Skip to main content Accessibility help
  • Print publication year: 2014
  • Online publication date: October 2015

III - Decentralization: Its Discontents


In assessing the impact of desentralisasi, it can be viewed in at least two ways — as a manifestation of a change in the political balance flowing from changes in the political economy or as the implementation of a (technocratic) policy to improve economic and social development. The analysis in the previous two chapters presents the emergence of decentralization as primarily a manifestation of changes in the political side of the political economy. In an under-industrialized economy comprising a plethora of small- and medium-sized local capitalists and a tiny conglomerate sector (for the size of the country), the end of the crony regime and the consequent privileged position of crony capital has unleashed a dynamic giving more room to move for the smaller, local capitalists. This is the essence of desentralisasi. It is the basis for a more anational political format.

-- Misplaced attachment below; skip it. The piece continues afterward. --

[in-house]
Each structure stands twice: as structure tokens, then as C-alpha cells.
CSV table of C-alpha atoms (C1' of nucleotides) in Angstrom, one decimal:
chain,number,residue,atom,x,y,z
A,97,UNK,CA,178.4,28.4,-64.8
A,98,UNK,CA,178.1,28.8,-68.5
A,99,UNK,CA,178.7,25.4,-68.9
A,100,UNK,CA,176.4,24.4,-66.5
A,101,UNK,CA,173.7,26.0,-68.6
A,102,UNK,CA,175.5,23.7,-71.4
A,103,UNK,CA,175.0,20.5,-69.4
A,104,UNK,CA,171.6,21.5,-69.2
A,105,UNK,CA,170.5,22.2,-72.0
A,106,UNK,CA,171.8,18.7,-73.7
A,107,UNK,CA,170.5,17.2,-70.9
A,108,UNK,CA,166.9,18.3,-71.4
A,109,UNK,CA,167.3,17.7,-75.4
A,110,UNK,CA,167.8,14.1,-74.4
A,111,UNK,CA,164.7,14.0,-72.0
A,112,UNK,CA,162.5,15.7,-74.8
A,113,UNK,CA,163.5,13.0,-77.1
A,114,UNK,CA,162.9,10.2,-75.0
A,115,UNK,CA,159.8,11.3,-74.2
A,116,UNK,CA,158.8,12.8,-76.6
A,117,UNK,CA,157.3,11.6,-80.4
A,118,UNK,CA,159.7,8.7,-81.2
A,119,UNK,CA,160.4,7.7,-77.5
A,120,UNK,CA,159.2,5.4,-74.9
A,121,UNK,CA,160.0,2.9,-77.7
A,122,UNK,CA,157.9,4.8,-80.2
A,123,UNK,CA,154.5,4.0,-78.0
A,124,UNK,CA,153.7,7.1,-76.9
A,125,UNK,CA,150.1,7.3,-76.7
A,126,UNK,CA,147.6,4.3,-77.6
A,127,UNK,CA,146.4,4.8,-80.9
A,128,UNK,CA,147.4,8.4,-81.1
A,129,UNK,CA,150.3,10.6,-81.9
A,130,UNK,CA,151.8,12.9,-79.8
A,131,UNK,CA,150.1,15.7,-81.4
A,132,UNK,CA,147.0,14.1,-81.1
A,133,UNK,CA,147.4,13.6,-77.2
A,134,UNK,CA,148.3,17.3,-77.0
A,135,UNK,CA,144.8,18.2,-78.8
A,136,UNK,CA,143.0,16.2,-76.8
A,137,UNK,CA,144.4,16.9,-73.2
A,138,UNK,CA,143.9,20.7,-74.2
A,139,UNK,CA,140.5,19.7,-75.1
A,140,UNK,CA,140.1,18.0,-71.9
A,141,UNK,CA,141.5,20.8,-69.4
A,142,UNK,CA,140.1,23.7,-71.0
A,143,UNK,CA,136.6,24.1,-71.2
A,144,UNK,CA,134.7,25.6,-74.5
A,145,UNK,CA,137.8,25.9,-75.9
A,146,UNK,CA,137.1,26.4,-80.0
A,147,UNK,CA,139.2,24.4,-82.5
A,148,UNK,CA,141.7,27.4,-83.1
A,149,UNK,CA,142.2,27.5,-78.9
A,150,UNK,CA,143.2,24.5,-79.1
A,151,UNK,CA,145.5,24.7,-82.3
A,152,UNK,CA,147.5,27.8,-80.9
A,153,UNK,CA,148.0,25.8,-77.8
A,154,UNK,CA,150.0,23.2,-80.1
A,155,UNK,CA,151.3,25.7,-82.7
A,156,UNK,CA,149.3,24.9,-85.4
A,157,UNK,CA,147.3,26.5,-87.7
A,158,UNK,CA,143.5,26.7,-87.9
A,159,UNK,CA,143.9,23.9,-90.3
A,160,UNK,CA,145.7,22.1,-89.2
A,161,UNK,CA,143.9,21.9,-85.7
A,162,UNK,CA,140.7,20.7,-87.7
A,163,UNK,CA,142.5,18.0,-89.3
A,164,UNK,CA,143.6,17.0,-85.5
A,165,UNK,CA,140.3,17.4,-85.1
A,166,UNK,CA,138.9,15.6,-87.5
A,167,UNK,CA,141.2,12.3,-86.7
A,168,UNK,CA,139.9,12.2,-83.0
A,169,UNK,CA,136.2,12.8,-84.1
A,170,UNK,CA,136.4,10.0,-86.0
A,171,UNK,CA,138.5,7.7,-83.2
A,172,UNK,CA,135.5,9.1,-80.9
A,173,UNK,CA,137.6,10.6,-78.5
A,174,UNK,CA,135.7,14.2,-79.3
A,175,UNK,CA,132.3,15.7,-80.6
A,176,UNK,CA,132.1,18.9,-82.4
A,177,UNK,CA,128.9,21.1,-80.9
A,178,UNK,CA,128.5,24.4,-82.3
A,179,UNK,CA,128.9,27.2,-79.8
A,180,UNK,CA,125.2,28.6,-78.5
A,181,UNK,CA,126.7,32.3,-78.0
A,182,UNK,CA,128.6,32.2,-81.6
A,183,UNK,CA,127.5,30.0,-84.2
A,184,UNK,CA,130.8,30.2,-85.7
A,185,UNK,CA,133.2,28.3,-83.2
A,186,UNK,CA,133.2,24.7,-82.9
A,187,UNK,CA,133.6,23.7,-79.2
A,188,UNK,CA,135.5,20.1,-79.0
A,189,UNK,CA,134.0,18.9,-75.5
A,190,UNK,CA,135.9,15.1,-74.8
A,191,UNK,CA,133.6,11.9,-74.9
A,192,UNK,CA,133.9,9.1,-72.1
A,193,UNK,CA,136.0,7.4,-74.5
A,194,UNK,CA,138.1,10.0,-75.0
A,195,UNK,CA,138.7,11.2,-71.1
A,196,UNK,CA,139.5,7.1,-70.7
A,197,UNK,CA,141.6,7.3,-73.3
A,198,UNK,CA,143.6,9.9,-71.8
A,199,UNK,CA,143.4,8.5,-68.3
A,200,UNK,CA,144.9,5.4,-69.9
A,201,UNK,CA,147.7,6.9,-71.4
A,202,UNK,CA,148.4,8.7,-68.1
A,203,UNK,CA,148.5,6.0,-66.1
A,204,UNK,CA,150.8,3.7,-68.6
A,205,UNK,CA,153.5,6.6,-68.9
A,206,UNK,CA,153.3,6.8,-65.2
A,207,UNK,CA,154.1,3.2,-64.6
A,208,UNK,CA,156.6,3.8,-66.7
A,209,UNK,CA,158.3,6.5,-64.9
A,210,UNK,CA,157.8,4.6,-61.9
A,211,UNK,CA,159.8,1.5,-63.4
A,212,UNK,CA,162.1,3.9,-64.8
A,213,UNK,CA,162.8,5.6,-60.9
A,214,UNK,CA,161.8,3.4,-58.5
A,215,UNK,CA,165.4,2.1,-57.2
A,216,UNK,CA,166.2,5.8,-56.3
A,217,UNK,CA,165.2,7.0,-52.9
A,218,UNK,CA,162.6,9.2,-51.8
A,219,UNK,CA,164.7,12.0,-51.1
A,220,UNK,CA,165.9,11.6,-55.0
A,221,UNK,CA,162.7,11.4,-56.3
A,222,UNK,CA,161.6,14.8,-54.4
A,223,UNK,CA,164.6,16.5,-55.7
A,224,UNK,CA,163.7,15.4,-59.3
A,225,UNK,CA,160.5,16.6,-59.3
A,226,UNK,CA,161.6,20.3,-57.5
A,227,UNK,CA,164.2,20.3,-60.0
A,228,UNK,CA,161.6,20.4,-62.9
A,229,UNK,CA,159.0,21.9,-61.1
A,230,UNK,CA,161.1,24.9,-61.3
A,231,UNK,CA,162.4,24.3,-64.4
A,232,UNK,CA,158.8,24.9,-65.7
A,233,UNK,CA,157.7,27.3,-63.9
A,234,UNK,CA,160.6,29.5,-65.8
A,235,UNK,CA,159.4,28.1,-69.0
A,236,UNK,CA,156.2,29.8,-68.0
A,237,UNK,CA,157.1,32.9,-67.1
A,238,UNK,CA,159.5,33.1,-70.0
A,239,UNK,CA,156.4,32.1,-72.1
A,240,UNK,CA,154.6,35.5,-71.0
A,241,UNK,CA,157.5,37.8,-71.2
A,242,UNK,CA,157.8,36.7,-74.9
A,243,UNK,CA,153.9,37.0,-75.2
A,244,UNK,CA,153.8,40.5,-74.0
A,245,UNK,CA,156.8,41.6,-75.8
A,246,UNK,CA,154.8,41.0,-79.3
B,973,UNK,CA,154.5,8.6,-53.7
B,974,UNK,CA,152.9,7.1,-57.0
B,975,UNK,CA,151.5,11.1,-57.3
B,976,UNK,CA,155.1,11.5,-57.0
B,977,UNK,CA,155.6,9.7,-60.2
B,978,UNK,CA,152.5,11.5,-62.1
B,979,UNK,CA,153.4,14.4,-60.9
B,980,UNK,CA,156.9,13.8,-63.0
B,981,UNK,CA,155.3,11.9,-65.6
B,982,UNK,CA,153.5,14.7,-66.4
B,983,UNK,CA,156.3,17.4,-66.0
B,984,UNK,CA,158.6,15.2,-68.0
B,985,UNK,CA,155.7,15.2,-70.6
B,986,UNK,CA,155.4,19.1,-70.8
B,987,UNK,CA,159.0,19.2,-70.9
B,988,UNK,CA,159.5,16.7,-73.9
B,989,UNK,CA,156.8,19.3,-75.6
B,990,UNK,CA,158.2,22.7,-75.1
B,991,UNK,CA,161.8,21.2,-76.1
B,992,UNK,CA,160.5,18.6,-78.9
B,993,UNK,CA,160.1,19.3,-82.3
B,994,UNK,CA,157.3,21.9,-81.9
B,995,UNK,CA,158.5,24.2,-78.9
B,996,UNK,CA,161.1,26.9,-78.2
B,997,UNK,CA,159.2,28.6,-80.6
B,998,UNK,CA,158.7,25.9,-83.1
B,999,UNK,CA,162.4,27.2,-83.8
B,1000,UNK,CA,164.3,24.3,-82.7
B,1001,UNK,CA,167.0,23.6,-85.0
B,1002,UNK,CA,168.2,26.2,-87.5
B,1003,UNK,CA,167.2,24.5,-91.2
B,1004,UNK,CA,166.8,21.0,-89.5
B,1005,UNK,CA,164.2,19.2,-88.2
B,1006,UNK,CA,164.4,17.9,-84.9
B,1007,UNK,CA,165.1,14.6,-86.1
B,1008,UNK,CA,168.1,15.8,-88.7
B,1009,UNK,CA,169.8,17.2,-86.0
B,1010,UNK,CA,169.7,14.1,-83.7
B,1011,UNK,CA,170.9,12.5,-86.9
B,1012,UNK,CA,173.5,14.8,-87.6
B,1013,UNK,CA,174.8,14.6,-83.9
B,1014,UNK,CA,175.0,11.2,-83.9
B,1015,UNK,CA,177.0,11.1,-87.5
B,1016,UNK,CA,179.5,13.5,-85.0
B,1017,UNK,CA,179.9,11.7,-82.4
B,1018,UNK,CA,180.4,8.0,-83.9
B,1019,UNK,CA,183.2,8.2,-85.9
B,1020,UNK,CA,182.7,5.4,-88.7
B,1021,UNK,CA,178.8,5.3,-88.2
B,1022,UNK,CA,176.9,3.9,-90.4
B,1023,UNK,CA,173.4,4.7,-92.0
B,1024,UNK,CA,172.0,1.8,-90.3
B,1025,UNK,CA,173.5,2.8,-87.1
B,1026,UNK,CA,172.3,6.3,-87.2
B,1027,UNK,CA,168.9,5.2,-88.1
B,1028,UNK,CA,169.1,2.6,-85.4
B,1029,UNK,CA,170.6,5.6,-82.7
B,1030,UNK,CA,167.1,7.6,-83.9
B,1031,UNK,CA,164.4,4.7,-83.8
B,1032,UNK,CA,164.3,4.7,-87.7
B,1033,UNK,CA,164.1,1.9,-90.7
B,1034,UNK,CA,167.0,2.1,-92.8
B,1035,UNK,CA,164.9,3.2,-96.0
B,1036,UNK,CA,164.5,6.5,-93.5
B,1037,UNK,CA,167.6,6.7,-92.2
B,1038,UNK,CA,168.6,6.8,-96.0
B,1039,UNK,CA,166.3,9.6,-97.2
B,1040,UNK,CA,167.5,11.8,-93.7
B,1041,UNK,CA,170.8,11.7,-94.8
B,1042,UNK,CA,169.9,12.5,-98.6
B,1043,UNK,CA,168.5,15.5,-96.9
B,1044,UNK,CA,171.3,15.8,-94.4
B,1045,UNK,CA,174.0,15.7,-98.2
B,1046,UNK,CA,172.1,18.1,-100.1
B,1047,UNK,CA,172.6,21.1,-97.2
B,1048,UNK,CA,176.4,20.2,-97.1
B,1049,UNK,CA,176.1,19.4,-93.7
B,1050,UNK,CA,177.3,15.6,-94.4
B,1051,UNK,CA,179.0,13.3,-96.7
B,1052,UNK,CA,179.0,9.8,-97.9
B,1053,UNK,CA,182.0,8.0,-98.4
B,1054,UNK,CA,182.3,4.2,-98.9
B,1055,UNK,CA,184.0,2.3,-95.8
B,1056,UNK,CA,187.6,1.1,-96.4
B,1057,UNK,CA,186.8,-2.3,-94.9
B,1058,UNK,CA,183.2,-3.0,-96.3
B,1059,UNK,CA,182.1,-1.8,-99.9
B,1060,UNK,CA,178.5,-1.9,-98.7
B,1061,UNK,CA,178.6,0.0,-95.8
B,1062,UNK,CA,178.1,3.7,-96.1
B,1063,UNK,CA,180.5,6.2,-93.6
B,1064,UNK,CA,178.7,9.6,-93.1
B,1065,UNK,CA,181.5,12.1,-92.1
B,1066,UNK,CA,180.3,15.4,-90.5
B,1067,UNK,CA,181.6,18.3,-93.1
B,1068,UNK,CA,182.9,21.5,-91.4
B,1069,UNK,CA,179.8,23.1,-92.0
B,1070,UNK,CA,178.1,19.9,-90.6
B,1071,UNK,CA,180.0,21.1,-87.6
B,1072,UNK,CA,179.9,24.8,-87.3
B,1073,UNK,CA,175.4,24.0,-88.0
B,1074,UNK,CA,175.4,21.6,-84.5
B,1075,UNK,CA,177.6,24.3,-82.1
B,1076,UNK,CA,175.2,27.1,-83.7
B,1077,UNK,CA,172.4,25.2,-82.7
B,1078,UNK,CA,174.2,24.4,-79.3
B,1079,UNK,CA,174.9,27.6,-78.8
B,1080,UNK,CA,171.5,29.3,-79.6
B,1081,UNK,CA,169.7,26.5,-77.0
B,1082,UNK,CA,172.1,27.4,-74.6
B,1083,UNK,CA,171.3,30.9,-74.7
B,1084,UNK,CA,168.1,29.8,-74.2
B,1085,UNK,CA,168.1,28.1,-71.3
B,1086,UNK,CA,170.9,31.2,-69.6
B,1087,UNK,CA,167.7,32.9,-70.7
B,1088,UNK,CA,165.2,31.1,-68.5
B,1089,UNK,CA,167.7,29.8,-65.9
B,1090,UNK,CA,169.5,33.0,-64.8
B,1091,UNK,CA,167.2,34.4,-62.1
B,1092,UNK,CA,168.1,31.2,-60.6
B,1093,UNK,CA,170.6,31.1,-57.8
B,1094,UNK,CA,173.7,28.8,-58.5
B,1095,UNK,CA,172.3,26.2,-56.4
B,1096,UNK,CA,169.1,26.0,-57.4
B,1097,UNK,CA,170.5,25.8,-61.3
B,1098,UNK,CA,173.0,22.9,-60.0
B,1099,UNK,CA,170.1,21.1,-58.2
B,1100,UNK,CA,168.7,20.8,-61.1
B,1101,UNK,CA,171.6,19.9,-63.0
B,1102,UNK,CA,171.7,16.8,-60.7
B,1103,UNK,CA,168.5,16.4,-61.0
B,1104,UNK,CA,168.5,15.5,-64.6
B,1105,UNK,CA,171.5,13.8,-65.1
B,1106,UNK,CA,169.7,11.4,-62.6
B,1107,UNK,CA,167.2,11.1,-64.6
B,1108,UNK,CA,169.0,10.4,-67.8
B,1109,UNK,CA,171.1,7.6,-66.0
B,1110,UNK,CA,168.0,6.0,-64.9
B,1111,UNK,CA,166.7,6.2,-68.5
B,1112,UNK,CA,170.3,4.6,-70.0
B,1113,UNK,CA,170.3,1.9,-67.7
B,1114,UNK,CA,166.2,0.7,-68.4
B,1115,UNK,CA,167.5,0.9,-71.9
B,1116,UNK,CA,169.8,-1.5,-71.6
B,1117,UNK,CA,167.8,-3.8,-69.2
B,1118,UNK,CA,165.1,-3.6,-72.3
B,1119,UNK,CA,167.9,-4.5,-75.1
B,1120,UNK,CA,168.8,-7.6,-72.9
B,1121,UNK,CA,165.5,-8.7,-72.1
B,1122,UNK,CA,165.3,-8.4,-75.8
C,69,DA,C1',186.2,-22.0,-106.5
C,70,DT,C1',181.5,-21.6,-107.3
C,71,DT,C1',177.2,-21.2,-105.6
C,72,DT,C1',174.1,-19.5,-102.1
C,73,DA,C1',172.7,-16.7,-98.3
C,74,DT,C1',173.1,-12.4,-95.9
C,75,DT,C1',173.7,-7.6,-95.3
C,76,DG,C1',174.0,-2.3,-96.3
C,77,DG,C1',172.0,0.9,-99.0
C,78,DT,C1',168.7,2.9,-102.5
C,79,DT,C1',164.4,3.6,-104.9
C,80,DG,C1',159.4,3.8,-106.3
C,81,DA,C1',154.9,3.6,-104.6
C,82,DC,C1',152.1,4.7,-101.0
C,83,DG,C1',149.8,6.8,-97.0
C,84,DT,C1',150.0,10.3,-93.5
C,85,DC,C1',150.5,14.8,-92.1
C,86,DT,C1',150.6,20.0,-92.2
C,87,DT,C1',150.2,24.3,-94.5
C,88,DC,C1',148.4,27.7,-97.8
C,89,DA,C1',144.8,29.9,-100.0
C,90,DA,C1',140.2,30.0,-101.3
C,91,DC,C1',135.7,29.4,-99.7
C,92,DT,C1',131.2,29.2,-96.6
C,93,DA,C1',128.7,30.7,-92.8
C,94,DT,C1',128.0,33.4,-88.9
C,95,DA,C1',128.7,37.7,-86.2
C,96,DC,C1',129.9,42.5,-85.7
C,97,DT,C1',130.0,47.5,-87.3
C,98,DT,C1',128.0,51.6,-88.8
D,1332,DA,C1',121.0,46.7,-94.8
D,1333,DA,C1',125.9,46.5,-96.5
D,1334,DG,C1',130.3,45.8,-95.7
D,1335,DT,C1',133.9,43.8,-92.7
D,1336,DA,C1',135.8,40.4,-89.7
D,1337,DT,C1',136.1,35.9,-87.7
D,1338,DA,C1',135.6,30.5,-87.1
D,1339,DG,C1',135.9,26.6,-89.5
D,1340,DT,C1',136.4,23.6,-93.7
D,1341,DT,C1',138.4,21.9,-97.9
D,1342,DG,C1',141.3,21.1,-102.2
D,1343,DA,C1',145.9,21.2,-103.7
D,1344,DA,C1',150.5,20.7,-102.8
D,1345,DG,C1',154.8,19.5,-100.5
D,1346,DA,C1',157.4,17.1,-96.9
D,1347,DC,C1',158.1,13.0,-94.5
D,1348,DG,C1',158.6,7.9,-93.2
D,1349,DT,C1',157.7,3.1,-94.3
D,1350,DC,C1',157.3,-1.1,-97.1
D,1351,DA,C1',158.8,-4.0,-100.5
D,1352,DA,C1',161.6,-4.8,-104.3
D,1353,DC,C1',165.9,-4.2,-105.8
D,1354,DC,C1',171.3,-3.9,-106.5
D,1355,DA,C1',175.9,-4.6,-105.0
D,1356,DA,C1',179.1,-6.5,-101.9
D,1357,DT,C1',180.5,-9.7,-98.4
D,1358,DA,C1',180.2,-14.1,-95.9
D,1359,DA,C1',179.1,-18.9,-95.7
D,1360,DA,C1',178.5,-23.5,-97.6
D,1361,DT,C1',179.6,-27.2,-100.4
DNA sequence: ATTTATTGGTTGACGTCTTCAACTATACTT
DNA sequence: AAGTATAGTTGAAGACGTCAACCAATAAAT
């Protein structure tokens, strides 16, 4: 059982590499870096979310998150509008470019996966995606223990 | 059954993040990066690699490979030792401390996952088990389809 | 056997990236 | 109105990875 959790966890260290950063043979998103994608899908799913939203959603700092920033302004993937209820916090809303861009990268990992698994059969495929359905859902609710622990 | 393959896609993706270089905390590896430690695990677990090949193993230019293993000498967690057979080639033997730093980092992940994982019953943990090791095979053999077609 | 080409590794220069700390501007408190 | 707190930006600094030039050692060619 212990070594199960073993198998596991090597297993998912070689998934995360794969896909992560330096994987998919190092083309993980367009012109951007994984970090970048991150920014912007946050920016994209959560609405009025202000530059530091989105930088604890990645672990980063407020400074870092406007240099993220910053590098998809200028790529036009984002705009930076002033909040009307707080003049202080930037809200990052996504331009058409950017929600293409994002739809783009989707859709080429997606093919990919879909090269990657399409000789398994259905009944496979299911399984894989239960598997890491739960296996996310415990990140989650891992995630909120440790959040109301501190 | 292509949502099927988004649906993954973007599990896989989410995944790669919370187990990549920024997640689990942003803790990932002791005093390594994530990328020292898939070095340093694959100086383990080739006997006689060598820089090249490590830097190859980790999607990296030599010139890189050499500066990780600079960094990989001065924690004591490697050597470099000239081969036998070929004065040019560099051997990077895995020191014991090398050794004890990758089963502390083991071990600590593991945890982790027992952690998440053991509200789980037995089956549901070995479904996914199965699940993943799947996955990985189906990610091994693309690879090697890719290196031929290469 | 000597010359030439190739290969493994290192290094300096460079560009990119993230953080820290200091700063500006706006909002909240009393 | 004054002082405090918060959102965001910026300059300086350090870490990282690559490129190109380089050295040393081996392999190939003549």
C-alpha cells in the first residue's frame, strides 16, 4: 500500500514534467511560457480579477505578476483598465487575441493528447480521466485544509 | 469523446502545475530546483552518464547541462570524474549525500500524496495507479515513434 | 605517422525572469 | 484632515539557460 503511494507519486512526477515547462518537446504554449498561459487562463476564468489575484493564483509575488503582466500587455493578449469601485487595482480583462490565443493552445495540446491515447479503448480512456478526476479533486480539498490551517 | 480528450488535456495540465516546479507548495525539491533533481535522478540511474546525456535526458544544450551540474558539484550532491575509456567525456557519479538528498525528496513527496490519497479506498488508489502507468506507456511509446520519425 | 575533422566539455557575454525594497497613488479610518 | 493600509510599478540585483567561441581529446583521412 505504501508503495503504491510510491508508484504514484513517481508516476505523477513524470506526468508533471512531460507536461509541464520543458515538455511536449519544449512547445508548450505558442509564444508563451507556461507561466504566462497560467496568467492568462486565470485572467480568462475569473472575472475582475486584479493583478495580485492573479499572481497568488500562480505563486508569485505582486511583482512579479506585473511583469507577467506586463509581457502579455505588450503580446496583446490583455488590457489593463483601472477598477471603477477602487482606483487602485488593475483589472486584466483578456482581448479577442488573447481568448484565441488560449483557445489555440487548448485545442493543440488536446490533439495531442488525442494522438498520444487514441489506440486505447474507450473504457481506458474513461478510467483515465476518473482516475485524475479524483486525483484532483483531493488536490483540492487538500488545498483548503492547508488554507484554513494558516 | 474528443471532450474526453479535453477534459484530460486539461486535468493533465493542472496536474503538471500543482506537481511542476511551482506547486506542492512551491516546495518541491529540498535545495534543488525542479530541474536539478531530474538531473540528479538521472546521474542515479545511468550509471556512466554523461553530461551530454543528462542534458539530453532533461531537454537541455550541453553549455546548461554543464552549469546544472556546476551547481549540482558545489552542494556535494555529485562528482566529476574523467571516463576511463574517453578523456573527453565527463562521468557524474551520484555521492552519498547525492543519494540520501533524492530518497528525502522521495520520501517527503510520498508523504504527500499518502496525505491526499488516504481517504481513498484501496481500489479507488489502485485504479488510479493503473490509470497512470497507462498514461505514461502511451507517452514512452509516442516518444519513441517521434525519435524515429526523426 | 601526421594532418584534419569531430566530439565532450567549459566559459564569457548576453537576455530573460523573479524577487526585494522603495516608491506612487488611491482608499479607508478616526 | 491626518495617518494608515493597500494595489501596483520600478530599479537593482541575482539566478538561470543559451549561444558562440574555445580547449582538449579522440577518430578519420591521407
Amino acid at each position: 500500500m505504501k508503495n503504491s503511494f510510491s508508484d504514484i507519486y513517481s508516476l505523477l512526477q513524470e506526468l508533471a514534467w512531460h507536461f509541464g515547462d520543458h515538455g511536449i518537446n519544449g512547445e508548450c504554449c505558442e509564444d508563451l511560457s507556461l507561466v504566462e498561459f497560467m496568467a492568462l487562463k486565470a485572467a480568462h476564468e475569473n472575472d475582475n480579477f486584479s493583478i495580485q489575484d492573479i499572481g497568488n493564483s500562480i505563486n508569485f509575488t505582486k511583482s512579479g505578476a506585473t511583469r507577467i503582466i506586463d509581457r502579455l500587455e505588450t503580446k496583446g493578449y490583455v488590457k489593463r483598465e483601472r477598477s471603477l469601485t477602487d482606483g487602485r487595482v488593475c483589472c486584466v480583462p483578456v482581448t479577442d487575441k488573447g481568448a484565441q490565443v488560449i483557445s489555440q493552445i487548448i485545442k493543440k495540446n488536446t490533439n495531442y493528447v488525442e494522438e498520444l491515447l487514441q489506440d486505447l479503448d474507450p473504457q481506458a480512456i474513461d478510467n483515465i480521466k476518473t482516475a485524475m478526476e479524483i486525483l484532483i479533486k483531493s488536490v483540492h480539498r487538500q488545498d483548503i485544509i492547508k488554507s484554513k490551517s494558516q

Perhaps anational is a difficult concept to use. The Indonesian nation, as a stable community inhabiting clear borders (though disputed in western Papua), with a common language, economic and cultural life, certainly continues to exist, even if with lowered expectations for itself than previously held. There is a national government which, despite desentralisasi, controls the majority of the nation's state revenues and sets the policy frameworks, in which local governments must operate. It is perhaps also further complicated by the dominance of classical liberal and neo-liberal economic policy thought in Indonesia, which emphasizes market mechanisms rather than intervention by the national state. This may not be so much a complicating factor, but rather a reinforcing factor. In the absence of a strong national social class providing direction for the nation, an ideology emphasizing a smaller role for the state finds a comforting environment at elite levels. The New Order government may have pursued an agenda which included prioritizing protecting the privileges of crony capitalists but the powerful character of the core military rule established in the 1960s and 1970s also meant that it could impose a national direction.